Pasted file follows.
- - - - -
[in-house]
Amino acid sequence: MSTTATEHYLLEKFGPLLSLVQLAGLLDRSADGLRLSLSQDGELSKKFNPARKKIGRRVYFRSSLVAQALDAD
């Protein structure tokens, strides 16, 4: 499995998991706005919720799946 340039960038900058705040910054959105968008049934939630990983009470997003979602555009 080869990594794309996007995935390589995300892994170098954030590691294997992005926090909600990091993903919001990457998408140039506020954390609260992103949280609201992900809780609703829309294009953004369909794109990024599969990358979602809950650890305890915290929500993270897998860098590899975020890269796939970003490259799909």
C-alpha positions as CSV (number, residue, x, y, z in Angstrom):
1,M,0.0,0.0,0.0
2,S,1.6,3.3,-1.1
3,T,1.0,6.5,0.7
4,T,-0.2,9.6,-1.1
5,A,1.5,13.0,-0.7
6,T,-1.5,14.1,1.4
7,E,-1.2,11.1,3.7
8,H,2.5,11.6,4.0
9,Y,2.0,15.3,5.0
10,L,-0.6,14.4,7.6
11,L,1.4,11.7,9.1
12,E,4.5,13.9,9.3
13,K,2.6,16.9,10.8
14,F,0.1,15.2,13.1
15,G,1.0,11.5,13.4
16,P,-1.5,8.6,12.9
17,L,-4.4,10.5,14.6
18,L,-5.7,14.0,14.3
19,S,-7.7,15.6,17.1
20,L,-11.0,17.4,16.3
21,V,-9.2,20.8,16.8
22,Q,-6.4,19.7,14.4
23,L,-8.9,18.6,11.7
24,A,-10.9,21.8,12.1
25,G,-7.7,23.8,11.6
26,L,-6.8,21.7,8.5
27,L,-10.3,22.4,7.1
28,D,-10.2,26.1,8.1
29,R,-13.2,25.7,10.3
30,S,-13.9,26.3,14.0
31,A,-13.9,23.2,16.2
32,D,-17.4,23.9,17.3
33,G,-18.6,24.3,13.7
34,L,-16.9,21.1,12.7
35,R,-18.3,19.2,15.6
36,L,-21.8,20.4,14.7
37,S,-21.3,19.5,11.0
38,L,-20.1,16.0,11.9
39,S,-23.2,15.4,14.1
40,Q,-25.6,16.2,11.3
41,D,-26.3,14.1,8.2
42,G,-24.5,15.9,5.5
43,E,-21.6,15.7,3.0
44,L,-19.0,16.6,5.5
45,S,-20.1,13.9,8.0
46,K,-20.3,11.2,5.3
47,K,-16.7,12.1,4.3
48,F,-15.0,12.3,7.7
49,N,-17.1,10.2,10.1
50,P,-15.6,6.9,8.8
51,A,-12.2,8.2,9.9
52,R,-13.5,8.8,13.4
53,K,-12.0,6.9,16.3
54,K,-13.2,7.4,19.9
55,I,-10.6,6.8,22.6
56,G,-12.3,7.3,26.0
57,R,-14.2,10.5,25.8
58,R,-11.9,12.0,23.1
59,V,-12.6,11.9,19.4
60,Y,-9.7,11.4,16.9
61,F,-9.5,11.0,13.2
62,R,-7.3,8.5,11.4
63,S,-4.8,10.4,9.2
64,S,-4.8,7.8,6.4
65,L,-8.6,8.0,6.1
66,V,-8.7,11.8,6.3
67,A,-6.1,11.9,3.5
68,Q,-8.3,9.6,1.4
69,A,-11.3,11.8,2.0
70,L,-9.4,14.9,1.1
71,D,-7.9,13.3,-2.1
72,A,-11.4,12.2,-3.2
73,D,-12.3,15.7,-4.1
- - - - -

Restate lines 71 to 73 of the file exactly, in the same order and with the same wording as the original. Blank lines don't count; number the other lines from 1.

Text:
67,A,-6.1,11.9,3.5
68,Q,-8.3,9.6,1.4
69,A,-11.3,11.8,2.0